Benn Steil, The Battle of Bretton Woods: John Maynard Keynes, Harry Dexter White, and the Making of a New World Order (Princeton University Press, 2013).
It’s always nice when you can combine outside reading for fun with something that is educational and at least indirectly professionally relevant. Benn Steil’s economic and diplomatic history of the 1944 Bretton Woods conference, which established the post-World War II global framework for currency relationships and international trade (while also creating the International Monetary Fund and the World Bank) filled this niche for me during a quiet weekend. While the subject is not literally or directly related to taxation, it touches so closely on finance, macroeconomic policy, and international trade as to occupy a common universe with overlapping concerns.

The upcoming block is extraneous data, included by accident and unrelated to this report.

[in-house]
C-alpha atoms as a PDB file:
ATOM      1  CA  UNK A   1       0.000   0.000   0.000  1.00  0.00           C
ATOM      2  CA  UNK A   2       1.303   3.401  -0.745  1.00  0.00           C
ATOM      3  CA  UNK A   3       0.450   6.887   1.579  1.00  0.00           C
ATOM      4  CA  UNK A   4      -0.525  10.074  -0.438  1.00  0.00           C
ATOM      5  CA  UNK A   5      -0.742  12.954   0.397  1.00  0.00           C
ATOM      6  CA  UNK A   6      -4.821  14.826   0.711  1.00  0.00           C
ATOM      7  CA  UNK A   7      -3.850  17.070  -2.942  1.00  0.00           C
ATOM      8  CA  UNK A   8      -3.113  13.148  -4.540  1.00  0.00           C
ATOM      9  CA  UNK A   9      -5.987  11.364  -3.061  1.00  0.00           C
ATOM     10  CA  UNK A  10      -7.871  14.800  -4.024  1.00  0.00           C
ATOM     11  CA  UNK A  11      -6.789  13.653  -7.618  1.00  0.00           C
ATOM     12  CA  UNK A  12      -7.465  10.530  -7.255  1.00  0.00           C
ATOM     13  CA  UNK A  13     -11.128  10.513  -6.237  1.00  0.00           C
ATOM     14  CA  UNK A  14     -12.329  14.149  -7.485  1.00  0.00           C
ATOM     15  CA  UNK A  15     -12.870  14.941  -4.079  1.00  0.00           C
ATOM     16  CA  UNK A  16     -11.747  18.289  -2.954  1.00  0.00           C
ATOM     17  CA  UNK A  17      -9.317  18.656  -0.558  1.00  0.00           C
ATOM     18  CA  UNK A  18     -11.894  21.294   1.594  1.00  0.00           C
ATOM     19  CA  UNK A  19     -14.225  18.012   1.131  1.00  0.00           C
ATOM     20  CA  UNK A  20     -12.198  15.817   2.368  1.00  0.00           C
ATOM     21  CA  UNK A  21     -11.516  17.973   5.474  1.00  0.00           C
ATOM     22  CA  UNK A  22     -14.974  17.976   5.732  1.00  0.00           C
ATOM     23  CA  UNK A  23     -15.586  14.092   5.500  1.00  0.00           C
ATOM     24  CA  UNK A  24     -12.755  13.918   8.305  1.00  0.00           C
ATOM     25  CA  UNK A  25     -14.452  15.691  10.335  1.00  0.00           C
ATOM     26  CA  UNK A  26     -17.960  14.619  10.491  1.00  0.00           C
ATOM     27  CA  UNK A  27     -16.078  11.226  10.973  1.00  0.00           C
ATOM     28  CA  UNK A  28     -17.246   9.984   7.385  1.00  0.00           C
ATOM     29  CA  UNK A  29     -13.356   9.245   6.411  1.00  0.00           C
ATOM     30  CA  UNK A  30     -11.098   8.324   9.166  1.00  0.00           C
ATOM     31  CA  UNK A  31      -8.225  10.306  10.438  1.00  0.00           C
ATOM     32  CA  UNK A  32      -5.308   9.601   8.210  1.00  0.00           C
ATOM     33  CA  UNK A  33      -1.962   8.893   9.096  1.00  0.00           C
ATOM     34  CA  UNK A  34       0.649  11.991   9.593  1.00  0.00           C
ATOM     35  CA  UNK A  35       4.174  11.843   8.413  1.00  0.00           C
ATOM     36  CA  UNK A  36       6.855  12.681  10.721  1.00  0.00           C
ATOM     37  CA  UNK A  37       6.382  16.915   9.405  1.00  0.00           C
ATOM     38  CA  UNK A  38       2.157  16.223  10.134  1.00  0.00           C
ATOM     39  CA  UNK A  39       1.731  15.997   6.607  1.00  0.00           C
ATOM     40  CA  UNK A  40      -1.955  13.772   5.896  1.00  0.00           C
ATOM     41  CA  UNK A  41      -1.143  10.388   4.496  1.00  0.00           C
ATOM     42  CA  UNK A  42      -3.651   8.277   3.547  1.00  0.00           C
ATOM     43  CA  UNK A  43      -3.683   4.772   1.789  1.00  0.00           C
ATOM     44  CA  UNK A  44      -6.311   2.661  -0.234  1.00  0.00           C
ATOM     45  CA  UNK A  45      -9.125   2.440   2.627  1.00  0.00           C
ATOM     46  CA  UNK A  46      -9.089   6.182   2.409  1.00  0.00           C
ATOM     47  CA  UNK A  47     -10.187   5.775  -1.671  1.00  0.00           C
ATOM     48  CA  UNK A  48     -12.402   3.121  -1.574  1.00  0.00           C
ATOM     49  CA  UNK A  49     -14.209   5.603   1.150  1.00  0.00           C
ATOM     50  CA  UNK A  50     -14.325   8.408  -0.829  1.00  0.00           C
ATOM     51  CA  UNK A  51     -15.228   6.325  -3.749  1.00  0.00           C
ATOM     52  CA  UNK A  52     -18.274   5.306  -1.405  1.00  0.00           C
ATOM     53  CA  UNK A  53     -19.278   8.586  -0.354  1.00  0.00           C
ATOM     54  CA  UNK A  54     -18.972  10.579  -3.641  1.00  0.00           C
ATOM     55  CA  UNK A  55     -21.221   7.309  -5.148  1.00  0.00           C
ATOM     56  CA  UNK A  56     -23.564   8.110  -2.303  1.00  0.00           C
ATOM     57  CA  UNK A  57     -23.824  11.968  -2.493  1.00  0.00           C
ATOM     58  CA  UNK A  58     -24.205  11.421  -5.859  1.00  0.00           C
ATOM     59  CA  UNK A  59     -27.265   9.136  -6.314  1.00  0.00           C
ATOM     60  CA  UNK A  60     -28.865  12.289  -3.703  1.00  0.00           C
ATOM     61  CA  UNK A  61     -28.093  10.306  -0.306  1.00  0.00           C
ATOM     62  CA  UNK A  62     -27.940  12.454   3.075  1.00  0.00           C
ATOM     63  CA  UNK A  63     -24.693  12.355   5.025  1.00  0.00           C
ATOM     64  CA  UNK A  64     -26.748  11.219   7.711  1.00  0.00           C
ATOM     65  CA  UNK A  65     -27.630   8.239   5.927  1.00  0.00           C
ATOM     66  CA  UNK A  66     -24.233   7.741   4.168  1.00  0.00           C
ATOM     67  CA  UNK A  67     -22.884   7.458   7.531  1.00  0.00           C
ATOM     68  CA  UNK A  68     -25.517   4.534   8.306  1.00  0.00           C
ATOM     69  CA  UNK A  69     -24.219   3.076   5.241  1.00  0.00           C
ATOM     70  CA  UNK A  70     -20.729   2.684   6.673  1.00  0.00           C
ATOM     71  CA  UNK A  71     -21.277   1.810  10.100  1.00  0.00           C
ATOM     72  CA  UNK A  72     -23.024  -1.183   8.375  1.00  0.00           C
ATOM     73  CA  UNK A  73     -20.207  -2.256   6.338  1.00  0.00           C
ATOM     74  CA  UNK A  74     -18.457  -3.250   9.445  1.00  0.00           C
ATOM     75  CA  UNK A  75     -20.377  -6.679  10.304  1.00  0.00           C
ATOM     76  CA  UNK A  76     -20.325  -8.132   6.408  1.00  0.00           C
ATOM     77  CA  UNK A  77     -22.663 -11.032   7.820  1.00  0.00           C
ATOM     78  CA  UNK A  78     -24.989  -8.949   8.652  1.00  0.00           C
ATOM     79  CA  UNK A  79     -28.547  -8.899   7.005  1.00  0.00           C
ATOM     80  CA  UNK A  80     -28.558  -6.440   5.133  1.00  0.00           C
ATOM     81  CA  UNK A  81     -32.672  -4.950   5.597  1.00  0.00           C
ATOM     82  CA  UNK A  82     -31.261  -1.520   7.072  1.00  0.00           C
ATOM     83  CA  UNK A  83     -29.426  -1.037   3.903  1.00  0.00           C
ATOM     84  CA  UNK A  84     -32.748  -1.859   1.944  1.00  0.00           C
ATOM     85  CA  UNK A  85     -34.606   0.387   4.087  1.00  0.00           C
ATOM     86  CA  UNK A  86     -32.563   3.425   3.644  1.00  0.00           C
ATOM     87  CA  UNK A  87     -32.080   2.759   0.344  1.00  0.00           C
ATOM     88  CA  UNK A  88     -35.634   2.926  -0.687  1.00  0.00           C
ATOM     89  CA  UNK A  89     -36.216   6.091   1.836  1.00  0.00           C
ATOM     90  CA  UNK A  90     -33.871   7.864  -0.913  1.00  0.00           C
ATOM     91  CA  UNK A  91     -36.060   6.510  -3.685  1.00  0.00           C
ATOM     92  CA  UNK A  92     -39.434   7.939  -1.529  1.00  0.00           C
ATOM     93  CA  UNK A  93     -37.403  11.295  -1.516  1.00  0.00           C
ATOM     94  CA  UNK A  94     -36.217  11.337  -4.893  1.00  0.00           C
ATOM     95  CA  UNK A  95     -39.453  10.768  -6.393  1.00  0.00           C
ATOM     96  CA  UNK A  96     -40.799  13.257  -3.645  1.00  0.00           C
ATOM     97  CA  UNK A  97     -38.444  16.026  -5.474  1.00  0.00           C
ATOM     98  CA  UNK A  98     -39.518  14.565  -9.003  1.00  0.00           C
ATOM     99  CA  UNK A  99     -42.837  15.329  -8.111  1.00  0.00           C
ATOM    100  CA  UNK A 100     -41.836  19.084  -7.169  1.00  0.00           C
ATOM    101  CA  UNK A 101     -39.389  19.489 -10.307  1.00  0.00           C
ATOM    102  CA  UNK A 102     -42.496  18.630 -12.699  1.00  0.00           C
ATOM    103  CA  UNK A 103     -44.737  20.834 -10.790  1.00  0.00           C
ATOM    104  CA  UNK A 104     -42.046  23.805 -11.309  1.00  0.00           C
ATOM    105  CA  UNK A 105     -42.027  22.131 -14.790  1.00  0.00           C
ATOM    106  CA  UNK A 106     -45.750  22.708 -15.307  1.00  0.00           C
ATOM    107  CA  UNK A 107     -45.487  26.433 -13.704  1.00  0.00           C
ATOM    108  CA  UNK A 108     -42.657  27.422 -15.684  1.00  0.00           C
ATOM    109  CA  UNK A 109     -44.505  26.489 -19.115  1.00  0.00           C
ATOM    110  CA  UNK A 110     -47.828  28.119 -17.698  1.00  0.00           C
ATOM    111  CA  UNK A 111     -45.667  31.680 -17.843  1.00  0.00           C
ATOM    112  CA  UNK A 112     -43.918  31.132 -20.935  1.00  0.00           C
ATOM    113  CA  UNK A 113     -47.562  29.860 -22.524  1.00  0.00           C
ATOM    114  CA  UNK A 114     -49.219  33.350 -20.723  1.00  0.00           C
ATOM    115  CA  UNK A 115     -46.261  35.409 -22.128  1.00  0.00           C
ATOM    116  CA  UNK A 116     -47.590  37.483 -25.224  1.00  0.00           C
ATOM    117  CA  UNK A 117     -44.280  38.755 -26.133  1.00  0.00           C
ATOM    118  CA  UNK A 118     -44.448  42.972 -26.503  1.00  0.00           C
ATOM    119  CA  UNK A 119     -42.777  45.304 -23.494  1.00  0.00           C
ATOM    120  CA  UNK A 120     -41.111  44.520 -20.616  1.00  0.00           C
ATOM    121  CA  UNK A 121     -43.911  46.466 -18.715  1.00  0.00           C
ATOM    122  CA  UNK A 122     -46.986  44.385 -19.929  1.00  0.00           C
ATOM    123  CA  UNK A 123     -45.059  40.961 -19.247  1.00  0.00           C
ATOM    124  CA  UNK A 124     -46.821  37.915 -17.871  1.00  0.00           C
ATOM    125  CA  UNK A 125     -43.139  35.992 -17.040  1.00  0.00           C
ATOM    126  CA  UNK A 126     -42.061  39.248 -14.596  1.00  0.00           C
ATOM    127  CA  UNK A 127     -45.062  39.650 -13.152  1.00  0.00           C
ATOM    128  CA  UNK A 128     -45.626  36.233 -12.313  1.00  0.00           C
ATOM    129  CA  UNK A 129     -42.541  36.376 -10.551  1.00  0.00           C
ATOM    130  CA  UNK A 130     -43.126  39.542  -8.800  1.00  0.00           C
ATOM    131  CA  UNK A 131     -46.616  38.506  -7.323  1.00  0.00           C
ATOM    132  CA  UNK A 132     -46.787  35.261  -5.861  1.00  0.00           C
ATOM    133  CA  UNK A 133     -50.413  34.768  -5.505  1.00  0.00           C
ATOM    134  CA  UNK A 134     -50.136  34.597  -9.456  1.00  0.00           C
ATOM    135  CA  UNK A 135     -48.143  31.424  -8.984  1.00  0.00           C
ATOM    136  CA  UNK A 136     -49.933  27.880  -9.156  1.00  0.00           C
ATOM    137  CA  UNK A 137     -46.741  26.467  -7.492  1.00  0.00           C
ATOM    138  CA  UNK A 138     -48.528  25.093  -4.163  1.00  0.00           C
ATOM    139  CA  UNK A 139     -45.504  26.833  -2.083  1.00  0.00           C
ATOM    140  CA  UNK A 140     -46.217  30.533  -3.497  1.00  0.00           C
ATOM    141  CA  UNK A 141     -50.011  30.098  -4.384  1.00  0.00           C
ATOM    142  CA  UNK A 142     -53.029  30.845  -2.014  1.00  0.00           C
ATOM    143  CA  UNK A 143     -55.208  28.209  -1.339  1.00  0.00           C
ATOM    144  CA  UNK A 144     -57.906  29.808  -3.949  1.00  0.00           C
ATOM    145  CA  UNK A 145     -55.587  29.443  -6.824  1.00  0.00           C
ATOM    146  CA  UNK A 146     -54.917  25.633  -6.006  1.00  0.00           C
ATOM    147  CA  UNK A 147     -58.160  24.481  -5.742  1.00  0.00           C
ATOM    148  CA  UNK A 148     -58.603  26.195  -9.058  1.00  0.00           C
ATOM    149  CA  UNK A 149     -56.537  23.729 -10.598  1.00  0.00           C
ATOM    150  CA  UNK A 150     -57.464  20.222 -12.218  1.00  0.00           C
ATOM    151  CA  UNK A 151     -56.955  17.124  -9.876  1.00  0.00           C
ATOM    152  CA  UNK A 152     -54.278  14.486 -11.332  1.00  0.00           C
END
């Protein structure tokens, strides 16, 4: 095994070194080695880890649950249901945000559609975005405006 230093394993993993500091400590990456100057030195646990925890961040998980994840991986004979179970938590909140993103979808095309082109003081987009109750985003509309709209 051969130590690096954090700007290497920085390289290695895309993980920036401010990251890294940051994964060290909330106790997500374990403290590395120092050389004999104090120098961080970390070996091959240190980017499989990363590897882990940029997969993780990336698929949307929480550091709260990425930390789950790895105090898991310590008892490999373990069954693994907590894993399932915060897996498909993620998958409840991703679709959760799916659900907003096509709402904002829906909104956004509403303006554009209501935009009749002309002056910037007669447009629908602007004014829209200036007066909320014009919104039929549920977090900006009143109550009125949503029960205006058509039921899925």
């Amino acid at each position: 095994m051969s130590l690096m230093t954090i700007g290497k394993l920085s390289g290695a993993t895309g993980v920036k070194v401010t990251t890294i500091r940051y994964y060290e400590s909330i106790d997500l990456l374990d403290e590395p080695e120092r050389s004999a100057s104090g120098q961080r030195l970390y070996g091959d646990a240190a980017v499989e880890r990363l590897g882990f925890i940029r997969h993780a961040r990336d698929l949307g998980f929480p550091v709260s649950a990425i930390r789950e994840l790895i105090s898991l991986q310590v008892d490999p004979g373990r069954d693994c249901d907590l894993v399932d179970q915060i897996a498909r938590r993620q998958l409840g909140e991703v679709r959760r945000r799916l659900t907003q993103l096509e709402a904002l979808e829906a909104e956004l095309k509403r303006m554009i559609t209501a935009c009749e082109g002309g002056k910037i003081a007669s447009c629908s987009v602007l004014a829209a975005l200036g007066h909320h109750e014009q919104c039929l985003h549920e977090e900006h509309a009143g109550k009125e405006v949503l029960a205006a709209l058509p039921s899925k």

The book tells a lively story, in which U.S. Treasury economist Harry Dexter White – an ardent economic nationalist yet also a Soviet mole – thoroughly squelched the great English economist John Maynard Keynes (the U.K.’s chief negotiator) in establishing the postwar regime for trade, currency, and capital flows. With the U.S. economically dominant and the U.K. reduced to begging for loans, Keynes would have had no chance even had he been better at converting his analytical and epigrammatic skills into diplomatic ones. Continue reading "Trade, Currency, and International Cooperation"